Liposomes and Cancer 10, 11, 12: Liposomes are having property or natural ability to target cancer. The endothelial walls of all healthy human blood vessels are encapsulated by endothelial cells bounded together by tight junctions. These tight junctions help to stop the large particle in blood from leaking out of the vessel. Such type of arrangement is not there in case of tumor vessel and hence is diagnostically “leaky”. This ability is known as enhanced permeability and retention effect. Liposomes of size less than 400 nm, can rapidly enter tumor sites from blood, but these are then kept in bloodstream by endothelial wall in healthy tissue.
Design of Liposome 6, 7, 13, 16: Liposome contains aqueous solution region that is encapsulated inside a hydrophobic membrane, hence dissolved water soluble solute can not easily pass through the lipids. Hence hydrophobic drugs can be dissolved into the membrane, so in this way liposome can carry both hydrophobic as well as hydrophilic molecules. For the drug delivery at the site of action, this lipid bilayer fuses with other bilayer of cell membrane and deliver the contents from liposome. To deliver the drug past the lipid bilayer one can make liposomes in a solution of DNA that are unable to diffuse through the membrane. Liposome does not have lipophobic contents such as water, although it usually does. Hence liposomes are used as models for artificial cells.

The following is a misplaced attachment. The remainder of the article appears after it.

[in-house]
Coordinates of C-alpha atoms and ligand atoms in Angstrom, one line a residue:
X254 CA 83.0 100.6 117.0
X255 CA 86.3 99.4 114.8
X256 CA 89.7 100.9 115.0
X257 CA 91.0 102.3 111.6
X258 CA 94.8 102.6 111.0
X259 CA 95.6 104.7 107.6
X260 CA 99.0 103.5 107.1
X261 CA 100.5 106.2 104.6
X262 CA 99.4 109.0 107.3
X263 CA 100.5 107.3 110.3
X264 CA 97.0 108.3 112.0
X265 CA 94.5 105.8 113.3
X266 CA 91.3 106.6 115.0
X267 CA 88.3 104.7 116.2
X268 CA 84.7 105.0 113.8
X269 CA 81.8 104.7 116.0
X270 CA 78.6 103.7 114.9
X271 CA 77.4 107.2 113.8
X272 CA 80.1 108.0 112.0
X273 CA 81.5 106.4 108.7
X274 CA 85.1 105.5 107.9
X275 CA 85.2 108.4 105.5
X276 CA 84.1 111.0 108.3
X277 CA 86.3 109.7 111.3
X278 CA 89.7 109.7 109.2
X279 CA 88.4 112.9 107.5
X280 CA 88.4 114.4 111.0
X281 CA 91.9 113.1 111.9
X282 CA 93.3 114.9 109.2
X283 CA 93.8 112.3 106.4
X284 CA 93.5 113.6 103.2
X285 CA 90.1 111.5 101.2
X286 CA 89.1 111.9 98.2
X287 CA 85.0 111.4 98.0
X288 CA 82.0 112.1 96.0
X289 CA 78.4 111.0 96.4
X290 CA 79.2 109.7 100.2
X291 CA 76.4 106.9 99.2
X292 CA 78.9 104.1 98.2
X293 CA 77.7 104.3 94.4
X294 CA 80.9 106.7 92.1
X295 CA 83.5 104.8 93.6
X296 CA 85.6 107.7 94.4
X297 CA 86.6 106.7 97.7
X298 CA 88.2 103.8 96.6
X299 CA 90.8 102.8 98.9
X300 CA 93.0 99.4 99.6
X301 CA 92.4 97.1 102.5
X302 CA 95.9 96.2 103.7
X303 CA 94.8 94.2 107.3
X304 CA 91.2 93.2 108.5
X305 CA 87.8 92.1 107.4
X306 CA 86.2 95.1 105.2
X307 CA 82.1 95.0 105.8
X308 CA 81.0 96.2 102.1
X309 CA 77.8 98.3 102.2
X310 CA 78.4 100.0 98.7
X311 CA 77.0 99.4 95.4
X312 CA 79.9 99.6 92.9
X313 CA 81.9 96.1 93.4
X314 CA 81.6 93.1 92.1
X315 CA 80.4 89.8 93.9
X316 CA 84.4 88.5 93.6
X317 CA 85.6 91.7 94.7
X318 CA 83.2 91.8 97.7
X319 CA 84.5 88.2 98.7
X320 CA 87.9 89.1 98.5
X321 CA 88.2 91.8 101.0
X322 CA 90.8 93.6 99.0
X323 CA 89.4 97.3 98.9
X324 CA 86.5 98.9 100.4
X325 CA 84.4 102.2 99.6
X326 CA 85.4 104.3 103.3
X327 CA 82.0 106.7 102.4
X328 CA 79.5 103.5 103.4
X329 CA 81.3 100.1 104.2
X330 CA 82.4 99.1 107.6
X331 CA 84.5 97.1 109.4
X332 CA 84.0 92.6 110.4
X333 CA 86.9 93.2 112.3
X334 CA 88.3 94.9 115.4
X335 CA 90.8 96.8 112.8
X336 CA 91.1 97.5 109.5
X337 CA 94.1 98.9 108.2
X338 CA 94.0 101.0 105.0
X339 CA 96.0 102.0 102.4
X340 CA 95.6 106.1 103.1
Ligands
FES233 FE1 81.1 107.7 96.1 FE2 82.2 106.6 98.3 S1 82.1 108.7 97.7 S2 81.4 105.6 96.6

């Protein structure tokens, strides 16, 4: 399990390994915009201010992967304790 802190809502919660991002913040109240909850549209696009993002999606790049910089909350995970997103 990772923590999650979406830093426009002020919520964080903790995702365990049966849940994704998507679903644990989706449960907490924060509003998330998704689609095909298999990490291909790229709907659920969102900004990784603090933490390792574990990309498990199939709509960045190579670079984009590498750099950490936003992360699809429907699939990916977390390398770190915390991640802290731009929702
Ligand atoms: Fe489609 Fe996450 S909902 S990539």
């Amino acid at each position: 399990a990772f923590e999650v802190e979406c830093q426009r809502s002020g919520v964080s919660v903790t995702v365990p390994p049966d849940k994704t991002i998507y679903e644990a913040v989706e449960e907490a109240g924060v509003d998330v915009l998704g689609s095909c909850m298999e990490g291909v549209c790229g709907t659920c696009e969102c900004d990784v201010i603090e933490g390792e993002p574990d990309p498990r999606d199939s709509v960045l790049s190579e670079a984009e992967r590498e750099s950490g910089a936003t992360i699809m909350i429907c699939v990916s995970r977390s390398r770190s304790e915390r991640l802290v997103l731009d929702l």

Liposomes containing low or high pH can be constructed such that the aqueous drug which is dissolved will be charged in solution. The pH within the liposome naturally neutralizes, hence the drug inside it also neutralized, allowing it to pass through the membrane easily. Hence liposomes work by diffusion rather than by direct cell fusion to deliver the drug. Similar approach can be developed by detoxification of drug by injecting empty liposomes with a transmembrane pH gradient. In such conditions vesicles act as sink to scavenge the drug in the blood circulation and prevent its toxic effect. Another approach for liposome drug delivery is to target endocytosis events.